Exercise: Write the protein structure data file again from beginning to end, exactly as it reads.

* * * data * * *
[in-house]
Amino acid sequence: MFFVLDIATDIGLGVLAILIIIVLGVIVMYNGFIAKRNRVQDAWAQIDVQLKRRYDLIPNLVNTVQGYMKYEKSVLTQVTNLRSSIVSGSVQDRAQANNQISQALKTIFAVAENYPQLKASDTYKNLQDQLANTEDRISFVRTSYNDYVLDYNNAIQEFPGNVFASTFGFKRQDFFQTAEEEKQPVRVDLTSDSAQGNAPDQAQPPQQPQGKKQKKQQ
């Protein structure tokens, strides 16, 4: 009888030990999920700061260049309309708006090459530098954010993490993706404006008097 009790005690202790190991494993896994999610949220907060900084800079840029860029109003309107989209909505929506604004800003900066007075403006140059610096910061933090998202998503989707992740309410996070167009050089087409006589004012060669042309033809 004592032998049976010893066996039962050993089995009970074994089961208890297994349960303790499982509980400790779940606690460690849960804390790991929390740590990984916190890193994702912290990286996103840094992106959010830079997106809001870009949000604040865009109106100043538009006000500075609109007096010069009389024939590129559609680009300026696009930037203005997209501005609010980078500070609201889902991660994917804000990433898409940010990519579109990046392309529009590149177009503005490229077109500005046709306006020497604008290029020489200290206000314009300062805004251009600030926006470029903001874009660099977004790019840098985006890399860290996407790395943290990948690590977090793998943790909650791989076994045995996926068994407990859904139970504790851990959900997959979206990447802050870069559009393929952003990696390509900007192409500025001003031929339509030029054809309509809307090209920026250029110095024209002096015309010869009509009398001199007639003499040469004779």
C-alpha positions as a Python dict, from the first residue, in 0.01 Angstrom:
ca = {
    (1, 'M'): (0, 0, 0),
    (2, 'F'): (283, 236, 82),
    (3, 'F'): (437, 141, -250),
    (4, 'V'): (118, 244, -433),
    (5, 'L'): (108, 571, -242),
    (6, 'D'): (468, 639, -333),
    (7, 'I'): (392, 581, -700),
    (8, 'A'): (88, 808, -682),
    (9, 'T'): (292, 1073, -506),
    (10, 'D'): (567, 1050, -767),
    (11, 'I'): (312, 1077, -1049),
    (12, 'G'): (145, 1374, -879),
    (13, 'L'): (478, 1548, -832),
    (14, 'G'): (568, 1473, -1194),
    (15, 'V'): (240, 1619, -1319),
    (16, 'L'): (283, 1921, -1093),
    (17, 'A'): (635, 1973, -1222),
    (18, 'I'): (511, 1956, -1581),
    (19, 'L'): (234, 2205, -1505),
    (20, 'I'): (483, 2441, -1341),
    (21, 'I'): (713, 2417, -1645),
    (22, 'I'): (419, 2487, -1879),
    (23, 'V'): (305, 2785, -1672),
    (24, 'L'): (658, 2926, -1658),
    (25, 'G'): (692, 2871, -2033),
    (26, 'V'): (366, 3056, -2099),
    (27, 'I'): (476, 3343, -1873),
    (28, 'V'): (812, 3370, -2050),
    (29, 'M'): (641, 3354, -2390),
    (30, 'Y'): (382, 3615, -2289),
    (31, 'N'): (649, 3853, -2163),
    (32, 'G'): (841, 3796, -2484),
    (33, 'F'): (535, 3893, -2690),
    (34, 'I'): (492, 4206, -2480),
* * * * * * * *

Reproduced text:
[in-house]
Amino acid sequence: MFFVLDIATDIGLGVLAILIIIVLGVIVMYNGFIAKRNRVQDAWAQIDVQLKRRYDLIPNLVNTVQGYMKYEKSVLTQVTNLRSSIVSGSVQDRAQANNQISQALKTIFAVAENYPQLKASDTYKNLQDQLANTEDRISFVRTSYNDYVLDYNNAIQEFPGNVFASTFGFKRQDFFQTAEEEKQPVRVDLTSDSAQGNAPDQAQPPQQPQGKKQKKQQ
């Protein structure tokens, strides 16, 4: 009888030990999920700061260049309309708006090459530098954010993490993706404006008097 009790005690202790190991494993896994999610949220907060900084800079840029860029109003309107989209909505929506604004800003900066007075403006140059610096910061933090998202998503989707992740309410996070167009050089087409006589004012060669042309033809 004592032998049976010893066996039962050993089995009970074994089961208890297994349960303790499982509980400790779940606690460690849960804390790991929390740590990984916190890193994702912290990286996103840094992106959010830079997106809001870009949000604040865009109106100043538009006000500075609109007096010069009389024939590129559609680009300026696009930037203005997209501005609010980078500070609201889902991660994917804000990433898409940010990519579109990046392309529009590149177009503005490229077109500005046709306006020497604008290029020489200290206000314009300062805004251009600030926006470029903001874009660099977004790019840098985006890399860290996407790395943290990948690590977090793998943790909650791989076994045995996926068994407990859904139970504790851990959900997959979206990447802050870069559009393929952003990696390509900007192409500025001003031929339509030029054809309509809307090209920026250029110095024209002096015309010869009509009398001199007639003499040469004779």
C-alpha positions as a Python dict, from the first residue, in 0.01 Angstrom:
ca = {
    (1, 'M'): (0, 0, 0),
    (2, 'F'): (283, 236, 82),
    (3, 'F'): (437, 141, -250),
    (4, 'V'): (118, 244, -433),
    (5, 'L'): (108, 571, -242),
    (6, 'D'): (468, 639, -333),
    (7, 'I'): (392, 581, -700),
    (8, 'A'): (88, 808, -682),
    (9, 'T'): (292, 1073, -506),
    (10, 'D'): (567, 1050, -767),
    (11, 'I'): (312, 1077, -1049),
    (12, 'G'): (145, 1374, -879),
    (13, 'L'): (478, 1548, -832),
    (14, 'G'): (568, 1473, -1194),
    (15, 'V'): (240, 1619, -1319),
    (16, 'L'): (283, 1921, -1093),
    (17, 'A'): (635, 1973, -1222),
    (18, 'I'): (511, 1956, -1581),
    (19, 'L'): (234, 2205, -1505),
    (20, 'I'): (483, 2441, -1341),
    (21, 'I'): (713, 2417, -1645),
    (22, 'I'): (419, 2487, -1879),
    (23, 'V'): (305, 2785, -1672),
    (24, 'L'): (658, 2926, -1658),
    (25, 'G'): (692, 2871, -2033),
    (26, 'V'): (366, 3056, -2099),
    (27, 'I'): (476, 3343, -1873),
    (28, 'V'): (812, 3370, -2050),
    (29, 'M'): (641, 3354, -2390),
    (30, 'Y'): (382, 3615, -2289),
    (31, 'N'): (649, 3853, -2163),
    (32, 'G'): (841, 3796, -2484),
    (33, 'F'): (535, 3893, -2690),
    (34, 'I'): (492, 4206, -2480),